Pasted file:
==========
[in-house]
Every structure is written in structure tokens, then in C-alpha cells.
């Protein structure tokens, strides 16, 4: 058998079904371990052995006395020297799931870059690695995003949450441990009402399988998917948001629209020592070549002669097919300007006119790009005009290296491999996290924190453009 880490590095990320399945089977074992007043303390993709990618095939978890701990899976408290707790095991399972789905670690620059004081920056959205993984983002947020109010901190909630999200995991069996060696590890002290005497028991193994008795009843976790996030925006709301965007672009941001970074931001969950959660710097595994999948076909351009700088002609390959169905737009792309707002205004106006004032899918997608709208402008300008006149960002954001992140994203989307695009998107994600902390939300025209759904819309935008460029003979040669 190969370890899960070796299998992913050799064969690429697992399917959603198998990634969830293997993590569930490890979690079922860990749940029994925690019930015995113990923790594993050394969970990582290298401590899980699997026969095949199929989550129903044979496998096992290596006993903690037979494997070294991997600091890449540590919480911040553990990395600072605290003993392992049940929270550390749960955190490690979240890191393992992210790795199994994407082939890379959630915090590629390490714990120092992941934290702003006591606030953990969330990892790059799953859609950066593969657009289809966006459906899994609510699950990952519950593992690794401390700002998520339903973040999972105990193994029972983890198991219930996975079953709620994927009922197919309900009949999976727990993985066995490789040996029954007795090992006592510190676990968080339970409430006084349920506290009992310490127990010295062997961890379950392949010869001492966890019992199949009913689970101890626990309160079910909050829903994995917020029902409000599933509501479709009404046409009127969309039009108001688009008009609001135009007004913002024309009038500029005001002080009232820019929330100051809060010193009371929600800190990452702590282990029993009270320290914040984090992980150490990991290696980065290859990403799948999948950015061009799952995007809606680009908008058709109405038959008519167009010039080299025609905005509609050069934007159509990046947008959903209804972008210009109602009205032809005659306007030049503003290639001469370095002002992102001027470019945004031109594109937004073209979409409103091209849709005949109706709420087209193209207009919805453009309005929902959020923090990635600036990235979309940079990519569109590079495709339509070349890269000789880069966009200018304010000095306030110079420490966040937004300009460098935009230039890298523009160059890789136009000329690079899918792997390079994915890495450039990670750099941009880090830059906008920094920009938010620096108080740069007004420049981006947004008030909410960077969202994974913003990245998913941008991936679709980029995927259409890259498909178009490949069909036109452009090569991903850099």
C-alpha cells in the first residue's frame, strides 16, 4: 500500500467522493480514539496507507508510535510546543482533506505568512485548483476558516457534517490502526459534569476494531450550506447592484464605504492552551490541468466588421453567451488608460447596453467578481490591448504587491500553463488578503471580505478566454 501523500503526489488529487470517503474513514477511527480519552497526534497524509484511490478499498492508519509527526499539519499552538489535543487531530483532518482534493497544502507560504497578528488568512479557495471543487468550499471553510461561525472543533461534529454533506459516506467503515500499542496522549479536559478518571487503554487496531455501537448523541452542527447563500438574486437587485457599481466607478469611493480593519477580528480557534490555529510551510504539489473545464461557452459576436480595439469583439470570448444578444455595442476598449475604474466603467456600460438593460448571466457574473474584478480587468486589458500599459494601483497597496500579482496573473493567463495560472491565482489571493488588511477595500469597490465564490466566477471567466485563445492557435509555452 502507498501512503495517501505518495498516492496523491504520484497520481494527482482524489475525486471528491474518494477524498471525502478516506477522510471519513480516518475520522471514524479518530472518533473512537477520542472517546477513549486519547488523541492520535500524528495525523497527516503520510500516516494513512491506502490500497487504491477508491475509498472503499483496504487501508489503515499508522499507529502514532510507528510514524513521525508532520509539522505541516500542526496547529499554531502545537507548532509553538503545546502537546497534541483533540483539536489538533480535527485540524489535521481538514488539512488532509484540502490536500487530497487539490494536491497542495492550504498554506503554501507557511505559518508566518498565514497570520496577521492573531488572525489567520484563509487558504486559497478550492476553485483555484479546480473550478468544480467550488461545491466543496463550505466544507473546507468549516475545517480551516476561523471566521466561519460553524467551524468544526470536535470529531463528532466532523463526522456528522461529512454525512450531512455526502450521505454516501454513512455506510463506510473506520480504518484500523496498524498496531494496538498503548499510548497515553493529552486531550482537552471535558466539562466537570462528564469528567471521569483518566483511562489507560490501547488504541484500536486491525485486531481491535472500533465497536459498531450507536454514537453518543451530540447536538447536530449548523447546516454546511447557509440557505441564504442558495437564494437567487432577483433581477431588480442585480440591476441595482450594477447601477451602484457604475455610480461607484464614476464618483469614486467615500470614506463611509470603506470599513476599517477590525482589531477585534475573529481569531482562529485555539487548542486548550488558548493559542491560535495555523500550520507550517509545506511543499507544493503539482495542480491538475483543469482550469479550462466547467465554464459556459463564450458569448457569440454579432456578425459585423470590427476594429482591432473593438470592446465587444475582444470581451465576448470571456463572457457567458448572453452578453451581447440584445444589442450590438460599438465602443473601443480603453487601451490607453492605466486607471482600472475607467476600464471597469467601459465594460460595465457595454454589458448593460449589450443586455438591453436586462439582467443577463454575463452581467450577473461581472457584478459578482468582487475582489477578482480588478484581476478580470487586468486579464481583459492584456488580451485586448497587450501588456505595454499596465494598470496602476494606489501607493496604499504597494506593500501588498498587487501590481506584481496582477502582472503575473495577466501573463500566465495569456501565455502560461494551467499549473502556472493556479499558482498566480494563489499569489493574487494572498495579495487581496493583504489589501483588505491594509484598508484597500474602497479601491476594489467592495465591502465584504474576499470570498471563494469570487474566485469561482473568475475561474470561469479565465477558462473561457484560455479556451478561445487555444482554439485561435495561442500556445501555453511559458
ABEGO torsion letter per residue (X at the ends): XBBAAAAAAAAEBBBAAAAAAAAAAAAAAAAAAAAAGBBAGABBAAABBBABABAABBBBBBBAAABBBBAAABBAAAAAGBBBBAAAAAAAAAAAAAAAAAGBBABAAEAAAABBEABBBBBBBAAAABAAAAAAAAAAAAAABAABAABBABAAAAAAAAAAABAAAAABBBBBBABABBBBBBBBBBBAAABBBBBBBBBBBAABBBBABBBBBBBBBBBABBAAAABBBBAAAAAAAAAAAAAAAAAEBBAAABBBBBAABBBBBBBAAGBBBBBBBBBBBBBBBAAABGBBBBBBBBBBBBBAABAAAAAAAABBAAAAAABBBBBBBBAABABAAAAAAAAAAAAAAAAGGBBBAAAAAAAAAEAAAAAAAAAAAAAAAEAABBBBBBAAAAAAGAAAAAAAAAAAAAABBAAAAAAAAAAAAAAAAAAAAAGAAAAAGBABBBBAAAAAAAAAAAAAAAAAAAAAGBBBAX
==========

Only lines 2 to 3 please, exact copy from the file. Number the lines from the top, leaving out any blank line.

Every structure is written in structure tokens, then in C-alpha cells.
């Protein structure tokens, strides 16, 4: 058998079904371990052995006395020297799931870059690695995003949450441990009402399988998917948001629209020592070549002669097919300007006119790009005009290296491999996290924190453009 880490590095990320399945089977074992007043303390993709990618095939978890701990899976408290707790095991399972789905670690620059004081920056959205993984983002947020109010901190909630999200995991069996060696590890002290005497028991193994008795009843976790996030925006709301965007672009941001970074931001969950959660710097595994999948076909351009700088002609390959169905737009792309707002205004106006004032899918997608709208402008300008006149960002954001992140994203989307695009998107994600902390939300025209759904819309935008460029003979040669 190969370890899960070796299998992913050799064969690429697992399917959603198998990634969830293997993590569930490890979690079922860990749940029994925690019930015995113990923790594993050394969970990582290298401590899980699997026969095949199929989550129903044979496998096992290596006993903690037979494997070294991997600091890449540590919480911040553990990395600072605290003993392992049940929270550390749960955190490690979240890191393992992210790795199994994407082939890379959630915090590629390490714990120092992941934290702003006591606030953990969330990892790059799953859609950066593969657009289809966006459906899994609510699950990952519950593992690794401390700002998520339903973040999972105990193994029972983890198991219930996975079953709620994927009922197919309900009949999976727990993985066995490789040996029954007795090992006592510190676990968080339970409430006084349920506290009992310490127990010295062997961890379950392949010869001492966890019992199949009913689970101890626990309160079910909050829903994995917020029902409000599933509501479709009404046409009127969309039009108001688009008009609001135009007004913002024309009038500029005001002080009232820019929330100051809060010193009371929600800190990452702590282990029993009270320290914040984090992980150490990991290696980065290859990403799948999948950015061009799952995007809606680009908008058709109405038959008519167009010039080299025609905005509609050069934007159509990046947008959903209804972008210009109602009205032809005659306007030049503003290639001469370095002002992102001027470019945004031109594109937004073209979409409103091209849709005949109706709420087209193209207009919805453009309005929902959020923090990635600036990235979309940079990519569109590079495709339509070349890269000789880069966009200018304010000095306030110079420490966040937004300009460098935009230039890298523009160059890789136009000329690079899918792997390079994915890495450039990670750099941009880090830059906008920094920009938010620096108080740069007004420049981006947004008030909410960077969202994974913003990245998913941008991936679709980029995927259409890259498909178009490949069909036109452009090569991903850099």